Pop-quiz: Can you name the Regime I describe below?
- There is complete control over communications network where every person using it can be identified within minutes down to the exact location.
- Every piece of communication is archived and is accessible in perpetuity, and the State has access to it at any time. (Anything you say can and will be used against you.)
- There is no privacy.
- There is a cadre of hundreds of thousands of people who freely volunteer their time and resources to assist the regime to monitor all communications made by citizens.
- Anyone who is deemed to make an inappropriate comment or communication is immediately identified; their transgression publicised, and is mocked and ridiculed by all other citizens relentlessly.
- Perceived transgressors are then marked for life and are monitored by other citizens, the press or anyone who stands to gain from any further transgression.
- The standard of what is acceptable is very narrow, and must conform to the view of the masses in every respect. These standards are not published anywhere and are subject to change at any time at the whim of the opinion leaders. Additionally, these standards govern a wide range of issues, including matters of opinion, science, religion, politics, sport entertainment – in fact it covers every sphere of life.
Can you guess the regime?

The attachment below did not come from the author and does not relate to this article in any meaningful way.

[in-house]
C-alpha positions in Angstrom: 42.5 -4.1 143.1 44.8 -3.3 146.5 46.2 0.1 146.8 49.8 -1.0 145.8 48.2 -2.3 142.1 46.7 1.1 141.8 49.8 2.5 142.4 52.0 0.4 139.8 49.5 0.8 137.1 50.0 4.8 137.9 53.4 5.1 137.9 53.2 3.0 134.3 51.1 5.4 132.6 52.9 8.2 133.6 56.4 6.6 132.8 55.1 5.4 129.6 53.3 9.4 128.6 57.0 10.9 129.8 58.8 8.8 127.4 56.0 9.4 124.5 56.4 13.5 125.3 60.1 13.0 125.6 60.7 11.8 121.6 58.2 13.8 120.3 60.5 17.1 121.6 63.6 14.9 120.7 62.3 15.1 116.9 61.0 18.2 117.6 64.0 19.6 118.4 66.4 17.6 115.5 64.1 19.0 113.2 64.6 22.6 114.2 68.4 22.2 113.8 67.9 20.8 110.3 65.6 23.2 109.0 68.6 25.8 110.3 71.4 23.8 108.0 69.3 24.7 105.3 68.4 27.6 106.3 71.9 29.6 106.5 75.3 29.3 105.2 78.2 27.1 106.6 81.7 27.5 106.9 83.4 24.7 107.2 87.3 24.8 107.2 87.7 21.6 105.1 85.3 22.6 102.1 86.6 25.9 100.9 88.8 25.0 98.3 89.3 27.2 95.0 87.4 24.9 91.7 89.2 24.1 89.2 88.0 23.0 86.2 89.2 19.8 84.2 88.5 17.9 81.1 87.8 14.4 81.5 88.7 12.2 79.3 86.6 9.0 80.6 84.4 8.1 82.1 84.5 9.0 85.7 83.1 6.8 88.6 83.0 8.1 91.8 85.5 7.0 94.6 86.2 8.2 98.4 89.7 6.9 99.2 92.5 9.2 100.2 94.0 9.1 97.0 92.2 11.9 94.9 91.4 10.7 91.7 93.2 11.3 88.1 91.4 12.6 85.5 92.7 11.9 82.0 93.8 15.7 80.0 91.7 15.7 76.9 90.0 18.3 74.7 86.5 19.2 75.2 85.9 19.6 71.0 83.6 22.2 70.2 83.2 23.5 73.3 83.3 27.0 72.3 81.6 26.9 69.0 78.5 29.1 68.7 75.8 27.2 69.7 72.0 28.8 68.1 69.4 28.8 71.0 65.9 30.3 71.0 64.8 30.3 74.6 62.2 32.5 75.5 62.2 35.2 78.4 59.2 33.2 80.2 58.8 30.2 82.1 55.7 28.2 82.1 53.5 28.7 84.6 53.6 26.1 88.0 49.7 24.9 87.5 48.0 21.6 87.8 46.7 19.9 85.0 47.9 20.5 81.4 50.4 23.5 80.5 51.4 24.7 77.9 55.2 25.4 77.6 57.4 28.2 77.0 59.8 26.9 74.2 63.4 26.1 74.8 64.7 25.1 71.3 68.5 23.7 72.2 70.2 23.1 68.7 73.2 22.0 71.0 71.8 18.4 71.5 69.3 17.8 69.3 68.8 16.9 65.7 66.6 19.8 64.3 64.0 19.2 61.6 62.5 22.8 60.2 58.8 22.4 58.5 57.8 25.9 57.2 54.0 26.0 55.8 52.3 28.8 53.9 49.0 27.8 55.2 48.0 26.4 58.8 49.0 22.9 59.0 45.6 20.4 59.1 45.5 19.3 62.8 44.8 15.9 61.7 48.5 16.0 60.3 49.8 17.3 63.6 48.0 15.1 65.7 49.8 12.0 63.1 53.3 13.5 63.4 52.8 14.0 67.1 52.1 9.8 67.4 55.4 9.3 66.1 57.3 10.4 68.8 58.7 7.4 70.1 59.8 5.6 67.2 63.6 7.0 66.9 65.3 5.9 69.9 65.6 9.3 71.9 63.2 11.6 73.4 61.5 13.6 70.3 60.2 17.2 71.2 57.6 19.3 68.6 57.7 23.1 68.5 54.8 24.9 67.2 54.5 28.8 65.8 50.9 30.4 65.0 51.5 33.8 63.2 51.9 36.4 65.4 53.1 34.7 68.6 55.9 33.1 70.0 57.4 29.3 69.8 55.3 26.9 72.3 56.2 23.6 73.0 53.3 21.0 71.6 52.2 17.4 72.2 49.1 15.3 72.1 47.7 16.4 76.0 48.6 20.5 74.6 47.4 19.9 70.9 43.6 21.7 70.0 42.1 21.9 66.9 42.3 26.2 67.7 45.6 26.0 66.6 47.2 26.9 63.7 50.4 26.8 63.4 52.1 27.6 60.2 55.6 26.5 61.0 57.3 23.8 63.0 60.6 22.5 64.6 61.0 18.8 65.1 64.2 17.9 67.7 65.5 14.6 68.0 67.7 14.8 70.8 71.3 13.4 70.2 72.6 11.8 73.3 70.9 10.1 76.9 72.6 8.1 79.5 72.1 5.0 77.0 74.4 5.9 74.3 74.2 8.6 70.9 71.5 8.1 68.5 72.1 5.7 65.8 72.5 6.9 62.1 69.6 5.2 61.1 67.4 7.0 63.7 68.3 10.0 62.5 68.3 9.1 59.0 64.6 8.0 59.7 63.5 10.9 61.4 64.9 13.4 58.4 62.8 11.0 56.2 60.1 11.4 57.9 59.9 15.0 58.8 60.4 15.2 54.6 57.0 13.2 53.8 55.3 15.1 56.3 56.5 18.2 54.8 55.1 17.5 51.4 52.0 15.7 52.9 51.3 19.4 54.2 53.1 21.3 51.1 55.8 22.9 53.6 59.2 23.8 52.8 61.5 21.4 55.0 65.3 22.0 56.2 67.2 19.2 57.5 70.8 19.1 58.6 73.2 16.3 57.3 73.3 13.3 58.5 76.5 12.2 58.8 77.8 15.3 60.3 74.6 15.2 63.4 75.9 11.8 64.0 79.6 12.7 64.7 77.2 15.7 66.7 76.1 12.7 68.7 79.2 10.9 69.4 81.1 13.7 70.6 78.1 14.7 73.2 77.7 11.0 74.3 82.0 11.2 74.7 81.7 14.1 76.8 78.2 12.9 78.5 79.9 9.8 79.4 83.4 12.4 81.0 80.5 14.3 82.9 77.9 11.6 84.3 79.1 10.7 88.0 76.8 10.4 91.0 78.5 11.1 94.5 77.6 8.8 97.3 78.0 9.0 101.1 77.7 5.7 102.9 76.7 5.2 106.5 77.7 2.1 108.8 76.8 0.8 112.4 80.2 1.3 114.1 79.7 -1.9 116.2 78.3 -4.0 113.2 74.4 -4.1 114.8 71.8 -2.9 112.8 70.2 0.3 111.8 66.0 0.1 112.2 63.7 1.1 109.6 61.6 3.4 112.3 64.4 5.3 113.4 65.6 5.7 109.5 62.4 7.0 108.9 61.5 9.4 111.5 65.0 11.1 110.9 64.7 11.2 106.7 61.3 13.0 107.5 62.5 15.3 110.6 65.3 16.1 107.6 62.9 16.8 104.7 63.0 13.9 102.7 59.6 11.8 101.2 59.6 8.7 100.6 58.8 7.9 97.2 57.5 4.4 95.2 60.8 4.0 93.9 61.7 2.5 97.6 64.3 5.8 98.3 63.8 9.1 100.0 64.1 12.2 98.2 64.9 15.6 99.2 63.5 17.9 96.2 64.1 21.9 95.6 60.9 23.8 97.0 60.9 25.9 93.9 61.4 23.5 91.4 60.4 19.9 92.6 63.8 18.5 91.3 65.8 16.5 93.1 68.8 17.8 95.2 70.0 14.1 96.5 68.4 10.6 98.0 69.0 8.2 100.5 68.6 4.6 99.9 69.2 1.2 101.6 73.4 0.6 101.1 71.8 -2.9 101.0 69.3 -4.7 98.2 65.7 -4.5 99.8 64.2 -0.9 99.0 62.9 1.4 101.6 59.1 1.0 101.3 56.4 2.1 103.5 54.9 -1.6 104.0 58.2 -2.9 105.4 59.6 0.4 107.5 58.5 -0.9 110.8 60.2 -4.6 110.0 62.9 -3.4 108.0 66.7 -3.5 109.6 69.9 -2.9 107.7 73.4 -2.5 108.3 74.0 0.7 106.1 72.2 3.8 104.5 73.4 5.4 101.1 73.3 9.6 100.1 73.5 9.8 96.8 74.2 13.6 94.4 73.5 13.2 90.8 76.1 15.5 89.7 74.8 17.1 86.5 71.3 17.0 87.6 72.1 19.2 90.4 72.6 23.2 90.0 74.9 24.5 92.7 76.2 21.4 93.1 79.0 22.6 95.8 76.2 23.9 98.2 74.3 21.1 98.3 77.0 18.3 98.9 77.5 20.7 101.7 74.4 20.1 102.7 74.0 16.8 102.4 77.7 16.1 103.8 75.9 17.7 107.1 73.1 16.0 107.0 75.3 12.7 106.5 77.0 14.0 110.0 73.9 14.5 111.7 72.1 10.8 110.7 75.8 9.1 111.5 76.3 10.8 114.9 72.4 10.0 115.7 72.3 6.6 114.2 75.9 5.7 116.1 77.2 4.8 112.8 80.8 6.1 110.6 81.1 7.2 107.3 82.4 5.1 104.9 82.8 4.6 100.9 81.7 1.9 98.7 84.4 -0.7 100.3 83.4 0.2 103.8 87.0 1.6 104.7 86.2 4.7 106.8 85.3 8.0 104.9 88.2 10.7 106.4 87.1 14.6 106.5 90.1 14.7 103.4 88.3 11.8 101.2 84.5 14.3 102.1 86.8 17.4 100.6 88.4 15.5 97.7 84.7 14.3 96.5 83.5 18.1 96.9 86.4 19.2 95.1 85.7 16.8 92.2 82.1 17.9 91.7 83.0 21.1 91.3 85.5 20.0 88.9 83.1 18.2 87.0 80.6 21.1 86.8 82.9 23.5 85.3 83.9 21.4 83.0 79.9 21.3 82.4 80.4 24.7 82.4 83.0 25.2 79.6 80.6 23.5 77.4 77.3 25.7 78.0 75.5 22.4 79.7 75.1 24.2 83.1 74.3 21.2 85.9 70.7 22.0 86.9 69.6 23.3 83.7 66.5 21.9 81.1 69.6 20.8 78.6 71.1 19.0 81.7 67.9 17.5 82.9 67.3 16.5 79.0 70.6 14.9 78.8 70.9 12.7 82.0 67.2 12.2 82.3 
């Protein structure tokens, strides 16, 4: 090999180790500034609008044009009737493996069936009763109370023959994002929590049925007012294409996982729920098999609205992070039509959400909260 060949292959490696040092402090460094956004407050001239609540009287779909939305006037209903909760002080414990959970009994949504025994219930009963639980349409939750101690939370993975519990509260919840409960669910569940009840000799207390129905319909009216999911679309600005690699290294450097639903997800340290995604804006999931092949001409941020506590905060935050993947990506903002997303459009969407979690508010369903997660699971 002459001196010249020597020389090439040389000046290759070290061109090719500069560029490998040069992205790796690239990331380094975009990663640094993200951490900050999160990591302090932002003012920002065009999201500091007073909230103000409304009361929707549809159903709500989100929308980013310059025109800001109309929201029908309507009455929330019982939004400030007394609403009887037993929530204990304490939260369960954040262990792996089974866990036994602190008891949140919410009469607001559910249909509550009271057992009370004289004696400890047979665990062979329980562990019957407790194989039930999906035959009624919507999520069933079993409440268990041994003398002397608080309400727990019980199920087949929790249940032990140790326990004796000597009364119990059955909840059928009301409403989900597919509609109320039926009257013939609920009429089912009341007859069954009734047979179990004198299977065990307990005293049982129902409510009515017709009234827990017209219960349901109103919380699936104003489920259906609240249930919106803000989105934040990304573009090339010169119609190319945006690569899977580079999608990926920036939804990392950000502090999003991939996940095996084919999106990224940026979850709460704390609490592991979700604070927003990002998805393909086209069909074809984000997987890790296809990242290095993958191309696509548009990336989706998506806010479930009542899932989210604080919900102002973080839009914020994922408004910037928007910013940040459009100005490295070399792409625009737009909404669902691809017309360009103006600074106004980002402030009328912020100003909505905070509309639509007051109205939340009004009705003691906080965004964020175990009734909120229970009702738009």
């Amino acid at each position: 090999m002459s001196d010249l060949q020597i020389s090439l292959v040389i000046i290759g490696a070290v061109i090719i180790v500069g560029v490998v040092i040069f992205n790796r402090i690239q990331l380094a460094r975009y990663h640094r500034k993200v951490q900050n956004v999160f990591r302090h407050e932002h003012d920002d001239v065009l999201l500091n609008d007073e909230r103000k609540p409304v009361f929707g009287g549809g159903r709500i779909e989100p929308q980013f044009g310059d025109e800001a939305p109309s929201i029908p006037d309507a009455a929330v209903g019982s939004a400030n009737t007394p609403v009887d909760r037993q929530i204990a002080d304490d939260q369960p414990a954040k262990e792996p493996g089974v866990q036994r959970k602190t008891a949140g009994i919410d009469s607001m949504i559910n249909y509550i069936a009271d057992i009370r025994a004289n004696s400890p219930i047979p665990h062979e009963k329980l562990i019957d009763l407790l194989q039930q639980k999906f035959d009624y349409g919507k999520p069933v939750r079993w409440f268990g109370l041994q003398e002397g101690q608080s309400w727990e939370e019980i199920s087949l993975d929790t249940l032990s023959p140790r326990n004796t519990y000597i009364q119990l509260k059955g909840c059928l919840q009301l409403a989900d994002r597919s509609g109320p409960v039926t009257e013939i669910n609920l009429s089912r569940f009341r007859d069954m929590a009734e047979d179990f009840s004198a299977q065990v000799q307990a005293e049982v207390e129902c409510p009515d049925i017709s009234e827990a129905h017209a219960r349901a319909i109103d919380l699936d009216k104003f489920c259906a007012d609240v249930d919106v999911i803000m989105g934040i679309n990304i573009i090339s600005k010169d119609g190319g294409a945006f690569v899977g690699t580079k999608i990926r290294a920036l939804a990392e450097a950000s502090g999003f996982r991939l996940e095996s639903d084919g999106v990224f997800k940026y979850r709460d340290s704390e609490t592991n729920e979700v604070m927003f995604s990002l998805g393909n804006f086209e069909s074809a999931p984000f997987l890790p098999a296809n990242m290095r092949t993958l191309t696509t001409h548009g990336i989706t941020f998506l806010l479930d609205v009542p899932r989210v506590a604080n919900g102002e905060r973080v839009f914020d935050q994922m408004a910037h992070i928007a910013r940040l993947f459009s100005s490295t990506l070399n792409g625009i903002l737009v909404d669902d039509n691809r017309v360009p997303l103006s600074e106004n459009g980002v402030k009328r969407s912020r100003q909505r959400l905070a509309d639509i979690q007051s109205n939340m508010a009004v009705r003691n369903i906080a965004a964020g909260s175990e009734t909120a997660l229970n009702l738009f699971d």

This is how Wikipedia describes the role of STASI in the Nazi Regime:
One of its main tasks was spying on the population, mainly through a vast network of citizens turned informants, and fighting any opposition by overt and covert measures including hidden psychological destruction of dissidents.
Or were you thinking maybe Cuba or North Korea? Russia perhaps - despite the demise of the Cold War and Communism?
Sadly, it is Australia.
Actually this regime is everywhere. It exists in your pocket or wherever you keep your mobile phone. It exists pretty much everywhere you care to go and every one of us now lacks the freedom to speak our minds. It's the new internet.
I am not suggesting the impact is anything like what happened in Germany and I am not trying to suggest the situation then and situation now are the same, except for the process by which one group dominates the conversation. I am using an extreme example to illustrate that suppression of free speech is a bad thing; even if you happen to agree with the argument, the other side should always have the right to argue their case peacefully.
The left-leaning pseudo-intellectuals have taken over public discourse and they shall brook no interference. On social issues; unless you are pro-climate change, pro-gay marriage, pro-abortion, anti-racism and anti-religion; you don’t have a voice the vigilante trolls will allow.
- Speak your mind at a conference and you will be howled down.
- Publish a tweet and you are tolled into submission.
- Publish a disagreeable blog and you become a hashtag.
- Published a book and the critics are scathing.
Of course, they often hide behind the anonymity of an avatar.
The latest example of this is that of Gavin McInnes being asked to take leave of absence for publishing this article. (WARNING: Don’t read if you are easily offended.)
Naturally there are contrarian views around; human nature will see to it that there always are. What has changed now is that social media has equipped individuals with a megaphone that enables them to have a disproportionate influence on any debate.